6. Quintricacy
    Member

    I'm currently getting back into practicing. It's been a while since I've felt motivated to do it but I'm currently in a band with 2 older, much more experienced musicians which is really putting me to the test. I have so far been working on economy of movement and posture and playing in 11 but as a fast swing. I'm dividing the beat into 5 and a half but I'm trying to completely internalise it so I'm not tapping the 5 and a half with my feet.

    Magical rainbow ponies
  7. silverwater
    Member

    Speaking to the effectiveness of practice sessions...I've been wondering a bit myself what some players do to "stay in shape", as far as being able to remember all the scales/arpeggios/chords and where they fall on the neck. It can be kind of disappointing when you've put in all the time and effort to these sounds, but then aren't able to utilize one or more of them at a gig because you haven't run through it in a week.

    For this I run all the scales up and down the neck, via the coltrane changes, 4 notes per scale, with major, melodic minor, harmonic minor, and harmonic major (got this from listening to a Kurt masterclass). It's effective, but not as much as I'd like since you're not getting a good review of each scale everywhere on the neck.

    For Mark Turner's comment: I think he meant that he felt satisfied if what he was practicing at home was something that would develop his sound while in real life playing situations, as opposed to practicing something just for the sake of a challenge. I can relate to this; often I've spent time practicing things, while technically and mentally challenging, really haven't helped me achieve my goals as an expressive performer as much as some other things could have.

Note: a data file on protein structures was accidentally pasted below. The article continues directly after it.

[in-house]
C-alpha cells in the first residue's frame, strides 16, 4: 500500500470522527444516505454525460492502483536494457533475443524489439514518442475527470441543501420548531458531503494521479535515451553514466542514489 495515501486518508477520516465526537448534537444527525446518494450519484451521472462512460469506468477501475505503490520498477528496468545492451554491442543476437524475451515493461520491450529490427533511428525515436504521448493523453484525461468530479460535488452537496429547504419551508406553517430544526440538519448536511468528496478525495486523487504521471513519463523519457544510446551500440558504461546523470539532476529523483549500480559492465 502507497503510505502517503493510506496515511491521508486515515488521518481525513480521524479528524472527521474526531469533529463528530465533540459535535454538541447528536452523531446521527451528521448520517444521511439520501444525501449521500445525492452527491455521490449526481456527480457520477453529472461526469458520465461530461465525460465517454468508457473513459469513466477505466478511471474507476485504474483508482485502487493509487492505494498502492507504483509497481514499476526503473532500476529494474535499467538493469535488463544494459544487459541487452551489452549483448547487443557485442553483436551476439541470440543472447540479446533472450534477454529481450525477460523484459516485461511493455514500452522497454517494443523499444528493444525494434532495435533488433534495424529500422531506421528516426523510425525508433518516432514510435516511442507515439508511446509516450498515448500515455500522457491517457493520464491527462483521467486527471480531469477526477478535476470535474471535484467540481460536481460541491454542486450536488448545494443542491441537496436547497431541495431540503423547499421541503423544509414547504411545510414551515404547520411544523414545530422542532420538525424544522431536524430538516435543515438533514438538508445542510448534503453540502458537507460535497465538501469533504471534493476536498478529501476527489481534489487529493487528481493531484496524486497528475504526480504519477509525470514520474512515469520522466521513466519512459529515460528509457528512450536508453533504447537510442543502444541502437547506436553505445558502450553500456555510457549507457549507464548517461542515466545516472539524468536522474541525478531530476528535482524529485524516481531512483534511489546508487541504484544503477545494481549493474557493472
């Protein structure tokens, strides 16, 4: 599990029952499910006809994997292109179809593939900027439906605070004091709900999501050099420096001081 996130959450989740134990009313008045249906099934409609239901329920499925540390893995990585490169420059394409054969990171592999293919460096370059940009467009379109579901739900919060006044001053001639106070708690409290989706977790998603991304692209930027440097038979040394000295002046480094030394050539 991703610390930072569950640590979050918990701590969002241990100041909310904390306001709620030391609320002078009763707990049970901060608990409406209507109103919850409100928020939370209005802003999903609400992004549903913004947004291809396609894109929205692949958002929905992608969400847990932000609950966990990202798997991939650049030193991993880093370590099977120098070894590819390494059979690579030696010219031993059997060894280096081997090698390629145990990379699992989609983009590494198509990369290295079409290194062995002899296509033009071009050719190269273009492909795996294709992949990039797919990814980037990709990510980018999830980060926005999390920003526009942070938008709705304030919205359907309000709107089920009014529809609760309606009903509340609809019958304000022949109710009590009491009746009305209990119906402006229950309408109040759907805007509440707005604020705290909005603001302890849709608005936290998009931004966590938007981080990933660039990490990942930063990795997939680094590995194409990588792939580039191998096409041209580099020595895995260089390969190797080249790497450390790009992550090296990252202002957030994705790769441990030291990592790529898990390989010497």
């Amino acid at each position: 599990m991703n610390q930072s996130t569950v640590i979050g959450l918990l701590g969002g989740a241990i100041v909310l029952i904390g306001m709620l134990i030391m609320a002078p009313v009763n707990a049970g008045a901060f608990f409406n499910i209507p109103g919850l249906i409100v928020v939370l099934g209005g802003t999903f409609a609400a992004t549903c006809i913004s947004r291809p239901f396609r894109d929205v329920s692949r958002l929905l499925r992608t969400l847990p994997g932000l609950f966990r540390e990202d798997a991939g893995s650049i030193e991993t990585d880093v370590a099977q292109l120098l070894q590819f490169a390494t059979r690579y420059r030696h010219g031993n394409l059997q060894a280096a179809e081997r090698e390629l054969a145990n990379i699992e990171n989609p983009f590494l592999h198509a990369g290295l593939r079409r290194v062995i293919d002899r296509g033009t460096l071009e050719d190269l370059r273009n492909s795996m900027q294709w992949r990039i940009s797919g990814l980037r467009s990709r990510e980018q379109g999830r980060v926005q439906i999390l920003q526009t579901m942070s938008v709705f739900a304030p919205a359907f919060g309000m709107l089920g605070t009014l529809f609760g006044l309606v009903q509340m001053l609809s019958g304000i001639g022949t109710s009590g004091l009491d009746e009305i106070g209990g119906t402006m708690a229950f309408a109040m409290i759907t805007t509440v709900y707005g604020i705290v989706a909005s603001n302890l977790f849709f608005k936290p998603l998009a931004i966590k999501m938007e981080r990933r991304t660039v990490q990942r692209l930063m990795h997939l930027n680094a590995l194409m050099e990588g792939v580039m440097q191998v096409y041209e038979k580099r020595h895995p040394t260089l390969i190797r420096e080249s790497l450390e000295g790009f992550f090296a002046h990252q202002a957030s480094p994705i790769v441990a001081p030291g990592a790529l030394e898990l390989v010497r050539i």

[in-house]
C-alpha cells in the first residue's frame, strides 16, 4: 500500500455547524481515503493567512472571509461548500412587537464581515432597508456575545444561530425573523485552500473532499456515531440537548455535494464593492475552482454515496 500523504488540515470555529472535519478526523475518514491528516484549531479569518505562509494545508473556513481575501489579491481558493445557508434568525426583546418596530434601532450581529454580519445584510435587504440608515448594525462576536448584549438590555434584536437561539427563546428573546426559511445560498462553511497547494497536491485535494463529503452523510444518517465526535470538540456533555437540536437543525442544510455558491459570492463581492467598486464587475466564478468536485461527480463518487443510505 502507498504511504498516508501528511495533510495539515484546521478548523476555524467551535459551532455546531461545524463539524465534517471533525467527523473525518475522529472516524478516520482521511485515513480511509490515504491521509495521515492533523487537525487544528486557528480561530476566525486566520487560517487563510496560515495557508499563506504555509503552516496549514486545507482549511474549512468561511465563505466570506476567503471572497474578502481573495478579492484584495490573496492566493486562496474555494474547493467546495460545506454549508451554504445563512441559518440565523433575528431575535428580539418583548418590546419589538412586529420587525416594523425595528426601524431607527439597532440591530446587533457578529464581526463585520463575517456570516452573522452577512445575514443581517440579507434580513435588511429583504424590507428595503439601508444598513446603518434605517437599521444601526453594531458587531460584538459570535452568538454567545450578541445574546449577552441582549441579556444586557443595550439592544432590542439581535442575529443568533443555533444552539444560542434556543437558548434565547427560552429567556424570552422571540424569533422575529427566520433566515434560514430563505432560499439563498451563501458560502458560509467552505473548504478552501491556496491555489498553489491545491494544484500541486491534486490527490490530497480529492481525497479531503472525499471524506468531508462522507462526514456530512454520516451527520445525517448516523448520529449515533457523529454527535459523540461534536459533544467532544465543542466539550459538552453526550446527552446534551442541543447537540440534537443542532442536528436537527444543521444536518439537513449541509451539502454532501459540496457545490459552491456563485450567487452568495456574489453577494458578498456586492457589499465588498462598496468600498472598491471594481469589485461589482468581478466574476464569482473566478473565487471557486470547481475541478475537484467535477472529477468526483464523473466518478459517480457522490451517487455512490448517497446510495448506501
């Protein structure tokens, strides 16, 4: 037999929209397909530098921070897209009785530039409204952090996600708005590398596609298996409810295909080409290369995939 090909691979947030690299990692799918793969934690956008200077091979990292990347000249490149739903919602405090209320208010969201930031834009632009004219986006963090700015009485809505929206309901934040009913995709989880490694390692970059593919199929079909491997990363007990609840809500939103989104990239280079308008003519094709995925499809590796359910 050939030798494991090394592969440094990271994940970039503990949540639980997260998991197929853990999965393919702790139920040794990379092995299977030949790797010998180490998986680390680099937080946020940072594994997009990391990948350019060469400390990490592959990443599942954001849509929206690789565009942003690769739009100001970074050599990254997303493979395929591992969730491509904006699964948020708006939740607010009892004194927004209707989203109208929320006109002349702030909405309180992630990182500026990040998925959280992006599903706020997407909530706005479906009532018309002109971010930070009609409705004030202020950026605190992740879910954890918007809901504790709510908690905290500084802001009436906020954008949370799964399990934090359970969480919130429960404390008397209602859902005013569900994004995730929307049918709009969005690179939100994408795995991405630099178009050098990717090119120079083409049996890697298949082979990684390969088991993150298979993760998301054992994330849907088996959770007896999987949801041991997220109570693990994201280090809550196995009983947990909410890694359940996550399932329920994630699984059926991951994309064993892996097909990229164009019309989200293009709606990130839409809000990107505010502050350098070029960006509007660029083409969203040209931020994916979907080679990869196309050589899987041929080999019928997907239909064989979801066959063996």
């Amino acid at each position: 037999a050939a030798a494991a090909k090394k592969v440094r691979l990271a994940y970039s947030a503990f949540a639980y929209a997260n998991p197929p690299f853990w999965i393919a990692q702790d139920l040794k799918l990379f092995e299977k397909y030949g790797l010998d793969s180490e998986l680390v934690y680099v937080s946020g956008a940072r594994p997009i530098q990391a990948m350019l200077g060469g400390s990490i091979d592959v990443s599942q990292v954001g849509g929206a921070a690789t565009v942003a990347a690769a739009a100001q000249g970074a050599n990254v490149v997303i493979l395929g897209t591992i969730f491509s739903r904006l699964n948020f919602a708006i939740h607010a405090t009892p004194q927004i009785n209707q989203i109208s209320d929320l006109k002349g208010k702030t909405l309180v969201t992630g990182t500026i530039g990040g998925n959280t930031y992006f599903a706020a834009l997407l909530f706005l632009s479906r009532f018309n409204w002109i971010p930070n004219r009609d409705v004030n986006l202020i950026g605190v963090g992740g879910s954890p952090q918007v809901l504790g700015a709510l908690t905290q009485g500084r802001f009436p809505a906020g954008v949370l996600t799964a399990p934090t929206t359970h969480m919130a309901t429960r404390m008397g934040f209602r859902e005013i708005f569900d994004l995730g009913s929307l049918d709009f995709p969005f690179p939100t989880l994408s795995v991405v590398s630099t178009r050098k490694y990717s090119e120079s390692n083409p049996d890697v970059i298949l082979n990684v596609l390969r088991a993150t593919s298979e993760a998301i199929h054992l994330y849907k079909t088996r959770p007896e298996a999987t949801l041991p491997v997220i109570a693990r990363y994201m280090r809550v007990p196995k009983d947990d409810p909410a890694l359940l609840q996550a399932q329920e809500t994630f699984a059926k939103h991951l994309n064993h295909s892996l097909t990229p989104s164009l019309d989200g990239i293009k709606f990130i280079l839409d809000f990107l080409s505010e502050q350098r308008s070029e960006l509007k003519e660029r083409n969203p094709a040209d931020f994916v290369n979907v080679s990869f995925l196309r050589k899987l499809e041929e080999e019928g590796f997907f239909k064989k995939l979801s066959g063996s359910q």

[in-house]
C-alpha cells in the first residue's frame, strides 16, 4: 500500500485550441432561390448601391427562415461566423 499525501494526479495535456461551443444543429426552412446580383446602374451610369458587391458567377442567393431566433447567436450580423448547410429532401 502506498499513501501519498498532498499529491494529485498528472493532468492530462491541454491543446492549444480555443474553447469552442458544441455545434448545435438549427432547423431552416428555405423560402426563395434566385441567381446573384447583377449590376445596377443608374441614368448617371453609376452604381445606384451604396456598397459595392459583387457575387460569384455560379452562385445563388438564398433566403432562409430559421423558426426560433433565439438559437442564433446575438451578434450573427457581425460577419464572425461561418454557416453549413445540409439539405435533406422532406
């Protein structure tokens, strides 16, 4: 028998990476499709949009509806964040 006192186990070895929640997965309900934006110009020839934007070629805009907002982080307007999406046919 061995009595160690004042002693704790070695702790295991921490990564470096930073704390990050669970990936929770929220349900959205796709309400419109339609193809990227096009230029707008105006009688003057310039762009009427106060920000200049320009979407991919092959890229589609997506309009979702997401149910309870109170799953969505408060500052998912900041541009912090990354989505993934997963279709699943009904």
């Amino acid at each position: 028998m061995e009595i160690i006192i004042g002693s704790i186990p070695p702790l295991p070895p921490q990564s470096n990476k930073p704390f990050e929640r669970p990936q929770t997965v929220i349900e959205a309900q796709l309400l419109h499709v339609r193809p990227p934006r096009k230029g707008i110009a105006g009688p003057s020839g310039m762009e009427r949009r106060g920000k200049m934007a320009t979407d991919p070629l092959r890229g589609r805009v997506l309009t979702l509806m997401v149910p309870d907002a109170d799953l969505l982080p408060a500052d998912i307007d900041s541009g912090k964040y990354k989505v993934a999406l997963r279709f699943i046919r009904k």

For the odd time practicing, I can suggest this tiny and free program called Weird Metronome: http://www.weirdmetronome.com/

    While I was writing this, I came up with a solution to the problem I posed: Do the same exercise of 4 notes per scale, but stay in a position!

    I'd still like to hear what others do, but I guess this shows the effectiveness of that favorite tactic of psychotherapists: Solutions to your problems seem to present themselves after you spell them out!

  8. Yadayada
    Member

    First time posting but here´s what i´m trying to do these days.

    First of all i am really trying to better my focus and efficiency in my practicing. I do this by routinely recording them and fast-forward through it and try to take notice of how much time i spend between stuff i´m practicing and how many things i work on etc. I´m trying to get more work done in less time by being more focused. Also try to keep a practice journal as best as i can to keep track of what im working on and not forgetting something.

    My usual routine is something like this:

    Warmup: Can consist of everything from just noodling and seeing how i´m feeling and just trying to get into the mood of practicing if it´s an off day.